Reel Reads is a regular feature that gathers lengthier stories related to the world of film criticism you may have missed during the week. If there's anything you think would be ideal for future installments, please let us know at email@example.com.
Darius Khondji has enjoyed a distinguished career as a cinematographer, shooting such seemingly disparate projects as "Seven," "Evita" and "Midnight in Paris." As Woody Allen's latest film "To Rome With Love" expands to more screens, the New York Times' Elaine Sciolino spoke with Khondji about his collaborations with Allen and many other high-profile directors, while charting Khondji's ascension through the industry ranks, from a preteen filmmaker to his education both at NYU and abroad.
"Darkness hovers over all Mr. Khondji’s work, but his latest, and third, project with Mr. Allen is also infused with light: rich, orange and mellow…The 56-year-old cinematographer used a collection of older lenses to give more saturation of color to the two stories involving Italians, modern lenses with crisper definition when filming the two Americans-in-Rome stories. Both he and Mr. Allen dislike bright sunlight, so they commissioned a company in Milan to make giant helium-filled mattresses that they hoisted 40 feet in the air to block out the harsh midday light. Sometimes they would throw on a layer of black netting or silk on the mattresses to filter out even more."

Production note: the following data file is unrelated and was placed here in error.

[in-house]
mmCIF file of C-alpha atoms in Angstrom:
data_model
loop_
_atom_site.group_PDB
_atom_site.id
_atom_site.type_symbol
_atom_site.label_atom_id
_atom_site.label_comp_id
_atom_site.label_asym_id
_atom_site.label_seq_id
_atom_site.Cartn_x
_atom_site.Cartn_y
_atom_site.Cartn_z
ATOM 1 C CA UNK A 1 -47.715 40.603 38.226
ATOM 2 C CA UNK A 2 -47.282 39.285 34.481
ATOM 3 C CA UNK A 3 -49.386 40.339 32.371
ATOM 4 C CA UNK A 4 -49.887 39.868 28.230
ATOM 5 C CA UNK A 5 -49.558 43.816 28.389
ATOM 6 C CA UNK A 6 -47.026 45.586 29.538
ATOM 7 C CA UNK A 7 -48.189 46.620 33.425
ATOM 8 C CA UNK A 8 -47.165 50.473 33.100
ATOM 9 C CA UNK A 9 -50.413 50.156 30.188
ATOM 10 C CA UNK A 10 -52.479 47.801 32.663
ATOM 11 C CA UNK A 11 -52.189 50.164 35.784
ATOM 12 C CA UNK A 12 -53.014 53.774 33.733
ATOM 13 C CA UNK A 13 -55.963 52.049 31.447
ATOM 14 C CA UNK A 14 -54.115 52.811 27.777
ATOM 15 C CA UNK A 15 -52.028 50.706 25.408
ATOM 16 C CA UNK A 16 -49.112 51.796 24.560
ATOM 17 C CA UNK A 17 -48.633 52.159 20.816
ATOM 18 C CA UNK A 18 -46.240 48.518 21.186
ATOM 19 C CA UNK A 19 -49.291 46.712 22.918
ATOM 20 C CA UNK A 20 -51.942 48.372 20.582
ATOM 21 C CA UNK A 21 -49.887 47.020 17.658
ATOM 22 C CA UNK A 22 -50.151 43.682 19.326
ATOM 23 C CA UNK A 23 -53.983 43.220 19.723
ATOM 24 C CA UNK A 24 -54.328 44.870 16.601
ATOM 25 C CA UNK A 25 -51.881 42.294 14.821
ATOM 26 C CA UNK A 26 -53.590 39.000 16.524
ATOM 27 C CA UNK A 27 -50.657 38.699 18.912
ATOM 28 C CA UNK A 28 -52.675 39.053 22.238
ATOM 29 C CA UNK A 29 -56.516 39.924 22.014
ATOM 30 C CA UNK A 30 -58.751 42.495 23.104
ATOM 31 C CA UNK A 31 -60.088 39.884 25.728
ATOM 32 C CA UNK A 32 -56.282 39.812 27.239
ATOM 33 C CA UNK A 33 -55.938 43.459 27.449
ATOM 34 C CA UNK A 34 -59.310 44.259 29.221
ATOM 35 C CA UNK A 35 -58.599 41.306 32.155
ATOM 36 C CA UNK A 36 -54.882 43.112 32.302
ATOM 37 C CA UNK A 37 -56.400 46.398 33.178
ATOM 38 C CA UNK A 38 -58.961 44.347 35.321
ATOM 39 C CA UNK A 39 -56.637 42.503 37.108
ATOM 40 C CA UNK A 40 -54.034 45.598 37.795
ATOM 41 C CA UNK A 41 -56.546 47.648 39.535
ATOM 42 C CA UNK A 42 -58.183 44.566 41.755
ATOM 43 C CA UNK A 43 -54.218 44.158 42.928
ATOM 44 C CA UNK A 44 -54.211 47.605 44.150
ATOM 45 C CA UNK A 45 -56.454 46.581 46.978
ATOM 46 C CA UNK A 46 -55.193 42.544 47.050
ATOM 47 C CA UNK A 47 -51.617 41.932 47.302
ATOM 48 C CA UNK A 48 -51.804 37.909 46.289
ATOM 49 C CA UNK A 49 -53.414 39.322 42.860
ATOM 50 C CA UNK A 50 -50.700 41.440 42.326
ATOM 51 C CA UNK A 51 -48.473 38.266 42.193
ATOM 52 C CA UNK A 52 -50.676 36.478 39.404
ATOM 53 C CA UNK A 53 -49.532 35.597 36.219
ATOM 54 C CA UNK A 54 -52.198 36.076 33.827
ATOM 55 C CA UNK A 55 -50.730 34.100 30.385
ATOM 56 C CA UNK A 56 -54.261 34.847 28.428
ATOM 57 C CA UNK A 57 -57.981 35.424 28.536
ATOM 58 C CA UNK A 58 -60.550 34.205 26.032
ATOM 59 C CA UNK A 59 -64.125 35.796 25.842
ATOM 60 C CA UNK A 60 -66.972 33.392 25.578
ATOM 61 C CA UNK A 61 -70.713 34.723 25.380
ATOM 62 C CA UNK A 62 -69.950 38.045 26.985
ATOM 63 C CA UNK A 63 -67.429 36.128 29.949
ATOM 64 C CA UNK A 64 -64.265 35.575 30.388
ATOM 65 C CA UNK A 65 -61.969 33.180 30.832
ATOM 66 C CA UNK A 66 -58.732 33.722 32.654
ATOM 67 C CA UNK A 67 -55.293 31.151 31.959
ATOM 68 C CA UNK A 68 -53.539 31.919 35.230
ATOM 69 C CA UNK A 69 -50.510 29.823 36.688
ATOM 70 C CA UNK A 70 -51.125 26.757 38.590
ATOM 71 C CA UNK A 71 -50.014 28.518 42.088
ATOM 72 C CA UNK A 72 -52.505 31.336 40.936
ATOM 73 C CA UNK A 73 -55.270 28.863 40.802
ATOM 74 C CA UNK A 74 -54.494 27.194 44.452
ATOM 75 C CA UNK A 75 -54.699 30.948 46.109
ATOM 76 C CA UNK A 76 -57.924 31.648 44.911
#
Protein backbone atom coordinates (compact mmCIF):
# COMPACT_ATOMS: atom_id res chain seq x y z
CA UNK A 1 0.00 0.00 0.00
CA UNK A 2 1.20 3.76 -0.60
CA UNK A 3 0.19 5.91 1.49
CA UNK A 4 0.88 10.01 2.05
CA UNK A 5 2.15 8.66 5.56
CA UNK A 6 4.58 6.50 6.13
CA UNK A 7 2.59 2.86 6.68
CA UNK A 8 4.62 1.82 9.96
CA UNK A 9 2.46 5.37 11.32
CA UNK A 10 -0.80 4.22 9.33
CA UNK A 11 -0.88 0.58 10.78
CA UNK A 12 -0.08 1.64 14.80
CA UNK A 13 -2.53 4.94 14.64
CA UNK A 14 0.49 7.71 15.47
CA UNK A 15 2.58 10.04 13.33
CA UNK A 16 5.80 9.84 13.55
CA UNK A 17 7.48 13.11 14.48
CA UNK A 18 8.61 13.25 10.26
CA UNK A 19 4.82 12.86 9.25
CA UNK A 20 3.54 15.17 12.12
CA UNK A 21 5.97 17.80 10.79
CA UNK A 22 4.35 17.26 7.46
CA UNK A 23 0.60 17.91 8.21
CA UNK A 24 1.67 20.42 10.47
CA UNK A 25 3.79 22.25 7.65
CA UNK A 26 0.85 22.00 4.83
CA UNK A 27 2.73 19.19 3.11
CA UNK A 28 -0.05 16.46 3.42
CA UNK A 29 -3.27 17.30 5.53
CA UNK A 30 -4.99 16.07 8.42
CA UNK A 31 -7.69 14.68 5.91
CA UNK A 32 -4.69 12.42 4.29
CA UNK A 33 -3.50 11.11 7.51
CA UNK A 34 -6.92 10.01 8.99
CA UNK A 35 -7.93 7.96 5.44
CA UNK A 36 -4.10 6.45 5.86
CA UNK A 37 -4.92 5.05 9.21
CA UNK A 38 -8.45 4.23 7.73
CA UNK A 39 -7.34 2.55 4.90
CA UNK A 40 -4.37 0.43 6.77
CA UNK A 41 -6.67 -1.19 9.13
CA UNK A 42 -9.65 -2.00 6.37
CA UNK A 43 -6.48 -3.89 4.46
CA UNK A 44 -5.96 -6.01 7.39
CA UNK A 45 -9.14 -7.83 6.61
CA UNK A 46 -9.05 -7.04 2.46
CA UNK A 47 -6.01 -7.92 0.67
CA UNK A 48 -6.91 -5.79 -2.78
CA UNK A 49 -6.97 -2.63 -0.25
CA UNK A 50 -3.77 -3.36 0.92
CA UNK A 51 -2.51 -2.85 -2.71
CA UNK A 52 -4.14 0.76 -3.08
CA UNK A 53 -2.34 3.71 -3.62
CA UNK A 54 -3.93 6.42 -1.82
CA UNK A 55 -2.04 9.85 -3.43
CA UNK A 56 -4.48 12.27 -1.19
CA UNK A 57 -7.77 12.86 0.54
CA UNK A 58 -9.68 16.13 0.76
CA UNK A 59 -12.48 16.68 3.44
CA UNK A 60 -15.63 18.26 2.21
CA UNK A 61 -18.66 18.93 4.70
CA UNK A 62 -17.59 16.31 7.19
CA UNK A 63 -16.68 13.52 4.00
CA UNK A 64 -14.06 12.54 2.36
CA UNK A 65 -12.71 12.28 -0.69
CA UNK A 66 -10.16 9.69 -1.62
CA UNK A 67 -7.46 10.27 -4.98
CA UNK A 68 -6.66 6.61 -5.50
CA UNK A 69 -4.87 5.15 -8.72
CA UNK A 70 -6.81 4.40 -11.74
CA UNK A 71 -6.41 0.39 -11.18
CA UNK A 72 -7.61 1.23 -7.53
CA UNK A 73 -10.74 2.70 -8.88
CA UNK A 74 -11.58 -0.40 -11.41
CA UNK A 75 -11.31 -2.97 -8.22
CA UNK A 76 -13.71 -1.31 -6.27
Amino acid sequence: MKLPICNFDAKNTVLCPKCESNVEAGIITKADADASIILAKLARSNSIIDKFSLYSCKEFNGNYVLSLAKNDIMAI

Our friends over at the staff of The Playlist put together this helpful guide to the films of the notable American director. Complete with plot overviews, concise analysis and a grading guide for each film, the director's filmography is on display for anyone looking for the right entry point to his body of work.
"Jarmusch is a sort of perennial outsider: at 15 his hair turned grey, which his friend and collaborator Tom Waits thinks made him "an immigrant in the teenage world. He's been an immigrant — a benign, fascinated foreigner — ever since. And all his films are about that." And it's not hard to see Waits' point — from little-seen debut 'Permanent Vacation' and breakout follow-up 'Stranger Than Paradise,' to more recent star-laden films like 'Broken Flowers' and 'The Limits Of Control,' he's painted a bleak, disconnected, wryly comic view of the world that's never quite given him mainstream success, but has made him one of American indie's most consistent and valuable filmmakers."
Jacob Mikanowski’s review of the new Geoff Dyer book “Zona” is a concise meditation on the work of director Andrei Tarkovsky. While film aficionados may be more familiar with “Solaris” or “Andrei Rublev,” Dyer’s latest work focuses solely on “Stalker,” Tarkovsky’s 1979 film. Mikanowski, in examining Dyer’s response to the film, works to put Tarkovsky’s films in context, both with the auteurs of his day and the artists who may be carrying on his tradition.